The constant debate of leading and lagging indicators is one that spills over to the political components as well. The timing of demographic shifting, recent economic events, geopolitical tectonic shifts taking place globally and neo-creative monetary policy have all been pointing to voter sentiment evolving. We have seen this represented in Europe for some time and the recent European Parliament election saw more than sublime results.
While trying to paint the results with a broad paint brush is shallow and dangerous, the one result that cannot be discounted was the increased presence of the resistance to more European Union integration. In light of the tremendous amount of austerity pressures and dichotomy of economic progress since the Great Recession, this result is less than dramatic.
According to Moody’s review of the results, the Eurosceptic party’s share of seats rose from 13% in 2009 to around 20% in 2014. France, Denmark, Greece and the United Kingdom all had proportionately larger gains from anti-European Integration parties than other countries, though there were almost gains all the way around for this challenge to the broadening of the European Union.
Moody’s put the results as credit negative for France and Greece and put it as positive for Italy. For a quick trip down memory lane – which is a very busy road since we seem to forget the directions that got us to this particular point – remember the severe amount of austerity measures forced upon Greece. Greece Treasury debt from June 2009 proceeded over the next three years to drop 82.1% while they were in the throes of a vicious economic and austerity downward cycle. Since the bottom of May 2012, we have seen an increase of 509%. For those who are curious, had you bought in June 2009 and held until now, your annualized yield would have been roughly 1.7%. The moral of the story continues to be that contrarian plays often yield the best results, even though they are the hardest to come by.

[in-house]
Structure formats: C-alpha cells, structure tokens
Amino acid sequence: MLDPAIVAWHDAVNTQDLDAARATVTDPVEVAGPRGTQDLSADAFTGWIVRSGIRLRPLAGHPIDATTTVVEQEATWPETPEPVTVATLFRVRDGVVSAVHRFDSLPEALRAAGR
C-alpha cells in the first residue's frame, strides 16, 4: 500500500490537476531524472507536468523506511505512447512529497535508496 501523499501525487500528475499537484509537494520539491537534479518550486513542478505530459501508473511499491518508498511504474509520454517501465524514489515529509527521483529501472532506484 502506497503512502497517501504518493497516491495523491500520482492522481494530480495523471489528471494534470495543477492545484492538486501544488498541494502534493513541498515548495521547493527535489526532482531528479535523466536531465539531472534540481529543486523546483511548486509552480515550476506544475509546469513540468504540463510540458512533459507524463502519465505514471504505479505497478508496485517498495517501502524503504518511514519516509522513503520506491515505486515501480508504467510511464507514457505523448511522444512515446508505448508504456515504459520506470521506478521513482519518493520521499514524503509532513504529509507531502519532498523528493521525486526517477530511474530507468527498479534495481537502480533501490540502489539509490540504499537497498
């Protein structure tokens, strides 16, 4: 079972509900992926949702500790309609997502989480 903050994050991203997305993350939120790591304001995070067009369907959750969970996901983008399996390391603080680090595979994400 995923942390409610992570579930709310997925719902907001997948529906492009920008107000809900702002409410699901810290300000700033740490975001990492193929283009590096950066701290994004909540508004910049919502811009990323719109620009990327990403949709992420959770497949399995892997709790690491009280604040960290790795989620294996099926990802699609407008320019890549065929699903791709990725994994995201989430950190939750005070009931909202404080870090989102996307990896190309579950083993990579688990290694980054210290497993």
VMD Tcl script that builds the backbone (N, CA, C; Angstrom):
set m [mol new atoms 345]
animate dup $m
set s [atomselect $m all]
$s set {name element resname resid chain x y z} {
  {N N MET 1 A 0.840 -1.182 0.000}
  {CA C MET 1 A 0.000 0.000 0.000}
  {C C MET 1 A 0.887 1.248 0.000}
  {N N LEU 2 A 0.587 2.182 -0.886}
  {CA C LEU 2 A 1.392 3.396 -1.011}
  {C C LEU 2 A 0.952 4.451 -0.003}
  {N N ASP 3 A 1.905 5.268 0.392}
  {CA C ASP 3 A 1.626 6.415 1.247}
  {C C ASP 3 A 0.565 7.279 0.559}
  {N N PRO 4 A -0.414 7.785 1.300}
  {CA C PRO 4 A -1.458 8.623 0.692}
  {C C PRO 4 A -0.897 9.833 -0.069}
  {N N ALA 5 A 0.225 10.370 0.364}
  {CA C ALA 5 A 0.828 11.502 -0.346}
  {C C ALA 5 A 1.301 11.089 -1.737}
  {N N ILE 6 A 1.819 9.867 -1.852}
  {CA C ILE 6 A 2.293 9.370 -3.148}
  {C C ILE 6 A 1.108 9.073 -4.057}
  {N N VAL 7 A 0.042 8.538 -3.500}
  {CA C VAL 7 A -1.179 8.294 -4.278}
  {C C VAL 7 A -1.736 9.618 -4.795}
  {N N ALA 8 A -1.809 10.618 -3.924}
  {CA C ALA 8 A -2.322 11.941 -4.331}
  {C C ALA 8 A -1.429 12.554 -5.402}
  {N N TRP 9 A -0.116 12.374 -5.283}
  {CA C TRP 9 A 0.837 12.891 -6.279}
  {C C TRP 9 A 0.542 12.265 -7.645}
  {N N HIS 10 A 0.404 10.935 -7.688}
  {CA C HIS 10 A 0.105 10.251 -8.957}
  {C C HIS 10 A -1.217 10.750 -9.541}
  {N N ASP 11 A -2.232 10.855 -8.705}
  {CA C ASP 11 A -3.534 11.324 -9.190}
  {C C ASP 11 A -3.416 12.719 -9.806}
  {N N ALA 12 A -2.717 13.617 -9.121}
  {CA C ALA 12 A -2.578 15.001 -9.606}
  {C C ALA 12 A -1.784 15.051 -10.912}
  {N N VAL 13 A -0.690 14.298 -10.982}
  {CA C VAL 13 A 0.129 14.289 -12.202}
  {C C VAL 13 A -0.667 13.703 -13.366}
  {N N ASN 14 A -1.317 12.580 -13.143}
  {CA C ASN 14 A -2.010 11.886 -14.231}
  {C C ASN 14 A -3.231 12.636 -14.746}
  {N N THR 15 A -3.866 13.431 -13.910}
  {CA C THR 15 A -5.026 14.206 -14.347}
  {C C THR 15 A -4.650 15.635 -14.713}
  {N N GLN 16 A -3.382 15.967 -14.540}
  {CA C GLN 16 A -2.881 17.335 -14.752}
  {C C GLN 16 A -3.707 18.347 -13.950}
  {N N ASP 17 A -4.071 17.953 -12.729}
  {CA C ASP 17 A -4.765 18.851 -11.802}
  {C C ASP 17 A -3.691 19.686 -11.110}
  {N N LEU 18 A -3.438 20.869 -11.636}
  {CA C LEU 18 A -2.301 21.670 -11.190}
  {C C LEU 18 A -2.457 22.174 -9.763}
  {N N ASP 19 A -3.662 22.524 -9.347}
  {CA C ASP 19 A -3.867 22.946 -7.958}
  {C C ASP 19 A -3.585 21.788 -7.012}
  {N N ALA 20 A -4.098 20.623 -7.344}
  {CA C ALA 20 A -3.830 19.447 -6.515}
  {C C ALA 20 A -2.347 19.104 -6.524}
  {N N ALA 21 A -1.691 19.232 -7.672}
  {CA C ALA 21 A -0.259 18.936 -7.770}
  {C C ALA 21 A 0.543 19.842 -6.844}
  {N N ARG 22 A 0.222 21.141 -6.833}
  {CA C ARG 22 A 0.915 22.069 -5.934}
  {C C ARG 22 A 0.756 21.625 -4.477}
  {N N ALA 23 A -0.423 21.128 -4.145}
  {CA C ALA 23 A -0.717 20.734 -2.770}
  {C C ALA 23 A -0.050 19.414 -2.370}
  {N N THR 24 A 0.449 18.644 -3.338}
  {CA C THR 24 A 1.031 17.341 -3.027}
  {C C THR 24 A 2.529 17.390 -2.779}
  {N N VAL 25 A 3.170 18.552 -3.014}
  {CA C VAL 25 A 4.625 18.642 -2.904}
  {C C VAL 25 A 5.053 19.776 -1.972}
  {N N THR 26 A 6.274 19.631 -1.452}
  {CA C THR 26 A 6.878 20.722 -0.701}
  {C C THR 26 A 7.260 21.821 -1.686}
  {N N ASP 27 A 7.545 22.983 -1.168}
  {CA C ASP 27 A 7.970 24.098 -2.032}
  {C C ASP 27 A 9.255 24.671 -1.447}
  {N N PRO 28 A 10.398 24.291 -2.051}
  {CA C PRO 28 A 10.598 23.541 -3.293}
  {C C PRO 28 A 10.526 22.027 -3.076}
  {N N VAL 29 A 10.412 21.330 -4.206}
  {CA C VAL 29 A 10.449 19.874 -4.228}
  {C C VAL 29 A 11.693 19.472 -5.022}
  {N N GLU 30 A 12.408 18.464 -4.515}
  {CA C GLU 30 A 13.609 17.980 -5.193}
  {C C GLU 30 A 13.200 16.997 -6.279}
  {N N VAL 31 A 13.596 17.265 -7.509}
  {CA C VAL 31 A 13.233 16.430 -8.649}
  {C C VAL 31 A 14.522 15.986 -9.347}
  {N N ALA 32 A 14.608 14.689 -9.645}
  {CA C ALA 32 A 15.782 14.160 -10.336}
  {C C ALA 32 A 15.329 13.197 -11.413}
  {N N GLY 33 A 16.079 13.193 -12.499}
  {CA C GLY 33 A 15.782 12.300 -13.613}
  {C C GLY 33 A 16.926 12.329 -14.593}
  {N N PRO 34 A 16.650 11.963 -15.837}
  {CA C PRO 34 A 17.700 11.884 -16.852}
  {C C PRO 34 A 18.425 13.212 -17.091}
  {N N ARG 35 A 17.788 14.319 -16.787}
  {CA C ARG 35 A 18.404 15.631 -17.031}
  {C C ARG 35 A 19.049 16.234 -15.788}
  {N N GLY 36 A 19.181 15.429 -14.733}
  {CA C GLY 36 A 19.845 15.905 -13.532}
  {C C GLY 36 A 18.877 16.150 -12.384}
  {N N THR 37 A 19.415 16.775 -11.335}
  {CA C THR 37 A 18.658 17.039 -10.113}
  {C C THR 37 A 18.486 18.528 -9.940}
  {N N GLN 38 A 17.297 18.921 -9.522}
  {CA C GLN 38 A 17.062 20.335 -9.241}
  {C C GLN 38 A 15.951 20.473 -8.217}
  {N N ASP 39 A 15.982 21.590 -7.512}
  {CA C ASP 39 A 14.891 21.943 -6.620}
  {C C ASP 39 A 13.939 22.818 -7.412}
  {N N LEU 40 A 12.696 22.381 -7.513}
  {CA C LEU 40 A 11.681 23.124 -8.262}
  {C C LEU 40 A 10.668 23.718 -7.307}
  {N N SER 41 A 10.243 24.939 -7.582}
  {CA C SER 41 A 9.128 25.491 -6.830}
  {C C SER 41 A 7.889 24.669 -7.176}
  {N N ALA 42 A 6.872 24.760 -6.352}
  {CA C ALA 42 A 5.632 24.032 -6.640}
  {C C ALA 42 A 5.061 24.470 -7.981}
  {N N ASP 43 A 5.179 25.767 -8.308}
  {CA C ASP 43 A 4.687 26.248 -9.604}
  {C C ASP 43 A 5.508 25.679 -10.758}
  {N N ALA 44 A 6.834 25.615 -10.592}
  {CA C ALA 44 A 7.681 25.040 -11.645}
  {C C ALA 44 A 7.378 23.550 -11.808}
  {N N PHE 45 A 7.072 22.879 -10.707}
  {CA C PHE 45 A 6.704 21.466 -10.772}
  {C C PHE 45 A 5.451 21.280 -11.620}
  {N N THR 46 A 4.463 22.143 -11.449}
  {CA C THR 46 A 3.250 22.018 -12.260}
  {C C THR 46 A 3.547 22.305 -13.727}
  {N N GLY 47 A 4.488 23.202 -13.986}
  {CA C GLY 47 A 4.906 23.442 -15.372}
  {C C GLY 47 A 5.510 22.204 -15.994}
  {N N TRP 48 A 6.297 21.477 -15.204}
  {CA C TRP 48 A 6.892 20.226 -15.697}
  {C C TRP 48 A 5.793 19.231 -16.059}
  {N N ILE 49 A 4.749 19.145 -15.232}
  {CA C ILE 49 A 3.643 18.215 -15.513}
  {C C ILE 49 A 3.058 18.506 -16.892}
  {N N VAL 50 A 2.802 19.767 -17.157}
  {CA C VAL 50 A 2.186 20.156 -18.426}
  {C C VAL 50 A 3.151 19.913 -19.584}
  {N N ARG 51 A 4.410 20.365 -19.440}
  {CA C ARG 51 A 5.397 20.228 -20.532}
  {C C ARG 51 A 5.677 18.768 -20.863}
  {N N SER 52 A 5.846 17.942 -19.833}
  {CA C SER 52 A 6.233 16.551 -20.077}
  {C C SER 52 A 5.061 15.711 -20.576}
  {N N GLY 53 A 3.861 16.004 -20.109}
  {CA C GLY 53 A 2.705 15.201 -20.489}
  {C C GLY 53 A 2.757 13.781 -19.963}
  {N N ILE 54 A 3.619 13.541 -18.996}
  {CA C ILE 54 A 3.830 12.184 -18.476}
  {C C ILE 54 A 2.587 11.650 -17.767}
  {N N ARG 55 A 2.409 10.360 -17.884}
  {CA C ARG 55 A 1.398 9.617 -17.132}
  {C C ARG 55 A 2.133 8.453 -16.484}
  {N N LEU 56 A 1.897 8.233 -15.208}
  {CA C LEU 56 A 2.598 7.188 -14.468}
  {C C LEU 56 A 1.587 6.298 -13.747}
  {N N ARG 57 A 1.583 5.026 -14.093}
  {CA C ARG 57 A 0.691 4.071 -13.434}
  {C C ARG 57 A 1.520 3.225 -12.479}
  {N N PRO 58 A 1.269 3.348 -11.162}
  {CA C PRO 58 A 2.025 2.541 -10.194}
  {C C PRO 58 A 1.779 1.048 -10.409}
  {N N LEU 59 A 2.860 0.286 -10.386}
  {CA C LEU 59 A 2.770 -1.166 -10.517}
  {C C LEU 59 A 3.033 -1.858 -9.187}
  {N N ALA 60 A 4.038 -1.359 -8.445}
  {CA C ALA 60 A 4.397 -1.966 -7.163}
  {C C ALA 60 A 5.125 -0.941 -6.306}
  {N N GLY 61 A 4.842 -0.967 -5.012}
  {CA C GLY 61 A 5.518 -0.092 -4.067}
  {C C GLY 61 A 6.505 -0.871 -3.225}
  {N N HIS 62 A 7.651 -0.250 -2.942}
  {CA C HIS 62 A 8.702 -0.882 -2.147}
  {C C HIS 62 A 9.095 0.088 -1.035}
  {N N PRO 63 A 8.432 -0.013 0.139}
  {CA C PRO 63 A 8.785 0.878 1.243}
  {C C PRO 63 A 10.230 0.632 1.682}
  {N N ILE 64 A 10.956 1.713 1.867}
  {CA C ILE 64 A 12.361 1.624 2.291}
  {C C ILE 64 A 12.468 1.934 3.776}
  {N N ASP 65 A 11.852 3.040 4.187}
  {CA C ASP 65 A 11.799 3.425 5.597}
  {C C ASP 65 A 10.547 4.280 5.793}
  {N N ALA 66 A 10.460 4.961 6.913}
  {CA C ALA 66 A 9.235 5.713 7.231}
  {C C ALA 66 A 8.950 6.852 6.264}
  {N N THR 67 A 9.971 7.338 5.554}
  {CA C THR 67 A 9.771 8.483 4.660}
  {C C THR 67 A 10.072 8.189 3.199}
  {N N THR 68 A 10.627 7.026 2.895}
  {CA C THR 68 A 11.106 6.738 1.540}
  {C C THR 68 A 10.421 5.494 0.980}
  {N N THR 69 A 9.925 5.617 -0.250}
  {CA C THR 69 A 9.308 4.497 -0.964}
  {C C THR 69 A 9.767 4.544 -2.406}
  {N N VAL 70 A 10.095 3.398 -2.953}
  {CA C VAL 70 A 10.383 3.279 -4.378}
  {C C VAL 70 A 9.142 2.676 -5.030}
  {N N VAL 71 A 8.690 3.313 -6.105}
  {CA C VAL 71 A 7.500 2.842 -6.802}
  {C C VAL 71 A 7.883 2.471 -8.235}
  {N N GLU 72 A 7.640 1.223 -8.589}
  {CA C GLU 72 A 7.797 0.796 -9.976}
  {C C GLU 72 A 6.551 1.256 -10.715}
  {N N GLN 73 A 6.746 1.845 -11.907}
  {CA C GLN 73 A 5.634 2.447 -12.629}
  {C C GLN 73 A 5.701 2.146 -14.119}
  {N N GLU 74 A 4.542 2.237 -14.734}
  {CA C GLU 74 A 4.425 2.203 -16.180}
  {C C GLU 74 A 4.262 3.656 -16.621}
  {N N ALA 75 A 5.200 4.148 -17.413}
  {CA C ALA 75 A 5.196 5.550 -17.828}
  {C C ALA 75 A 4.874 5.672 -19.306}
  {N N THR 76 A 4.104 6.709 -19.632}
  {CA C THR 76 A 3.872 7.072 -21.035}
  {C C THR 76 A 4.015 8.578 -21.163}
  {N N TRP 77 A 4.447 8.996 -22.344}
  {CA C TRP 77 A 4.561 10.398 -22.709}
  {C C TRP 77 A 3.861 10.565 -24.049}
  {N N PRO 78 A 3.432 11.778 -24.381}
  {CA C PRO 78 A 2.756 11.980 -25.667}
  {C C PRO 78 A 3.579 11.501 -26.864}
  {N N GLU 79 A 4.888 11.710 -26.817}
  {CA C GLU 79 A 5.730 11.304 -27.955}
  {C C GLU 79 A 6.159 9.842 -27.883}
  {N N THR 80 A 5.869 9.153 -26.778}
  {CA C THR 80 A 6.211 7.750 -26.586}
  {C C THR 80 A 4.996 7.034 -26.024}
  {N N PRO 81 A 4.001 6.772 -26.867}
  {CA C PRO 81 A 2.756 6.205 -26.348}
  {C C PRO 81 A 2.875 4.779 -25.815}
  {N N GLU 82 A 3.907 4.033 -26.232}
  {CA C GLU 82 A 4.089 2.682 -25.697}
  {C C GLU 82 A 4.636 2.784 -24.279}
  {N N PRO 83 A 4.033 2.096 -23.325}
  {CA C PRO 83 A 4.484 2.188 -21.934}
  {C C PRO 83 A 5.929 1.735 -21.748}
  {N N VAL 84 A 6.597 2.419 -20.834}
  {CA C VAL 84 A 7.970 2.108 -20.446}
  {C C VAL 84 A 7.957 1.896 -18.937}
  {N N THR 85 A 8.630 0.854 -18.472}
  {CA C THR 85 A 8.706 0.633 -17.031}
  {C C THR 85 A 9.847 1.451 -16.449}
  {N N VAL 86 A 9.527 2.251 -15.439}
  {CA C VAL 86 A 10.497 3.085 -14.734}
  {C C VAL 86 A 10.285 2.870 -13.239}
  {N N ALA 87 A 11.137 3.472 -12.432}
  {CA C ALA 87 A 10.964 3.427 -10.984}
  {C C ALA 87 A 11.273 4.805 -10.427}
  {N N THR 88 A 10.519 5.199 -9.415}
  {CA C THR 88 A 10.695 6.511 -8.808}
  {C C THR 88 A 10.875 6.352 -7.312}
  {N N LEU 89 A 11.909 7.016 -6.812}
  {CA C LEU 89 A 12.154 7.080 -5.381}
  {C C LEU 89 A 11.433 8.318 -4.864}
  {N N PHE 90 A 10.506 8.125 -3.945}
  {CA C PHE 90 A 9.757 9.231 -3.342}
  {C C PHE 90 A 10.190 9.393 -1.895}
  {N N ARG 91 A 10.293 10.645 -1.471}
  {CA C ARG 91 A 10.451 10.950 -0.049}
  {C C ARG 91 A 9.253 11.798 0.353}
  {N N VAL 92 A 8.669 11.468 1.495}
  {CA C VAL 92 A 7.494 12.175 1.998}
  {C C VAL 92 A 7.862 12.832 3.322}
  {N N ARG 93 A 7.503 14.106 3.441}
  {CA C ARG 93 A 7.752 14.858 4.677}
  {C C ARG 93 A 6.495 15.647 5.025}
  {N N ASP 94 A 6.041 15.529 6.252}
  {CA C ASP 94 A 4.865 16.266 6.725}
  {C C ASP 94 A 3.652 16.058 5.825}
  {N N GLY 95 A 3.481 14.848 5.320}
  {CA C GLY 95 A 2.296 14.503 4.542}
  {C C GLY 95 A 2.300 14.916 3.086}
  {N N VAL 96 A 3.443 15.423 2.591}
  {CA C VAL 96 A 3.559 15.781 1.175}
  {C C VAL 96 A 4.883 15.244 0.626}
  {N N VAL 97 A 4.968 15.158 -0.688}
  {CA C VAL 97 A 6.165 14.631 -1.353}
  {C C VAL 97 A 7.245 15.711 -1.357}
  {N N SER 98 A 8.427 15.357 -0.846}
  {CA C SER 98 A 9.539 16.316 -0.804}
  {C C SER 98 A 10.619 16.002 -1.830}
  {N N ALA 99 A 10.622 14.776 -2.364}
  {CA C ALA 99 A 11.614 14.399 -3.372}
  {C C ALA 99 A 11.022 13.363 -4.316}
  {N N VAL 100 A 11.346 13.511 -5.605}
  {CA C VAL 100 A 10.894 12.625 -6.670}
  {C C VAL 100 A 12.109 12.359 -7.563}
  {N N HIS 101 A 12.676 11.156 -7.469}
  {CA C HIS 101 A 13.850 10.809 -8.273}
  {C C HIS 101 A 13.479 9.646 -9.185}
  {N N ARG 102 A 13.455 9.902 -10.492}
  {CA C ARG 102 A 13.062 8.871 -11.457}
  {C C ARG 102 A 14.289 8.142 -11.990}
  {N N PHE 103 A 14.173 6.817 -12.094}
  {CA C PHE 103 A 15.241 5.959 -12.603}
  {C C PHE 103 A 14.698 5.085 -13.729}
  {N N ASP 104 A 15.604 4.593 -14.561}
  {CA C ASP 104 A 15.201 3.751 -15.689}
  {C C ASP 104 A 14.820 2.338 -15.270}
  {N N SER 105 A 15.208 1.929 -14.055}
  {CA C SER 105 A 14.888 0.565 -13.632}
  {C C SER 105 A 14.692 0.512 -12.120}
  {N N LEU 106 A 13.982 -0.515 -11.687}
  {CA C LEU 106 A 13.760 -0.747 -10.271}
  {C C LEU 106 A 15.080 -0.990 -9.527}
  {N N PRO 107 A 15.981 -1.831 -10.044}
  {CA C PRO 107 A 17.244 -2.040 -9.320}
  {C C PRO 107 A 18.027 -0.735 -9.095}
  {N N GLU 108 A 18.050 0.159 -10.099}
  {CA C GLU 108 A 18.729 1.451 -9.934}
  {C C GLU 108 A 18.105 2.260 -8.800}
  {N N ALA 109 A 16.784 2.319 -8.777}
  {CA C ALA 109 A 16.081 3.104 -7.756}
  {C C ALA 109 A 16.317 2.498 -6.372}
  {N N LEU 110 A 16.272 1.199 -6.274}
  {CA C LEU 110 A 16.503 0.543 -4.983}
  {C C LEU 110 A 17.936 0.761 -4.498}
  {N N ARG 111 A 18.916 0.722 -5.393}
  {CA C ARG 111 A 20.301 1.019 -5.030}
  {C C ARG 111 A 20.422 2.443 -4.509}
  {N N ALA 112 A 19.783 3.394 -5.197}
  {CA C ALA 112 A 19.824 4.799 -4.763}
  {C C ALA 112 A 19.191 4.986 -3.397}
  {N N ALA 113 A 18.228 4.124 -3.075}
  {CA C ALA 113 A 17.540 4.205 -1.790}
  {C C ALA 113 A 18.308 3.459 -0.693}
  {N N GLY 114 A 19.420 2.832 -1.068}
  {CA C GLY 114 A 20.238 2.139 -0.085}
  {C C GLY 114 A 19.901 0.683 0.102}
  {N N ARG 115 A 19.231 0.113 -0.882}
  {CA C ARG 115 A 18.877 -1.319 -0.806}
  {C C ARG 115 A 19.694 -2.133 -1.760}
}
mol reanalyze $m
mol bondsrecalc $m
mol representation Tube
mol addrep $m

The second part of the story was the increasing rhetoric of the apocalyptic underground that continued the warning that Italy was the biggest bomb yet to drop. However, under the same timeline as above, the largest drop in Italian debt turned out to be a drop of 6.48% only to see it recover 45.5%, or an annualized return since the trough of roughly 17%. Now fast forward and the favored results of center left Partito Democratico (Italy’s Democratic Party) mitigates fringe policies and therefore Moody’s believes it’s a credit positive.
Where this leads us is the reaction of the European Central Bank (ECB) both immediately following and ongoing. With the results, it was of no surprise that ECB President Draghi came out following the election to consciously address the Eurozone employment which currently stands at 11.8%, which is still near its all-time high of 12%. This is in comparison to Germany which stands at 6.7%, and you see the brewing of a battle between the haves and have-nots. The ECB will announce their rate decision on June 5, and most are expecting a cut.
What most will be looking at is the progress or addressing of the potential quantitative easing (QE) which most definitely would be a game changer. Though the enacting of QE would be challenging, the mere threat of it caused a slight drop in the Euro versus the dollar. If this were to occur, we would expect the Euro to drop more and therefore improving the export outlook of the European Union.
One must ask themselves when projecting future conditions, is there ample data to make a reasonably accurate prediction? In our opinion, there is more than enough data; the challenge is organizing the immense amount of data to spit out projections. Since very intelligent and experienced minds may read the tea leaves differently, it is extremely important to understand the “why.” Our view is to meld the multitude of correlated and non-correlated data to arrive at a reasonable conclusion. As such, we continue to see positives for the European equity markets, particularly the PIGS (Portugal, Italy, Greece and Spain).
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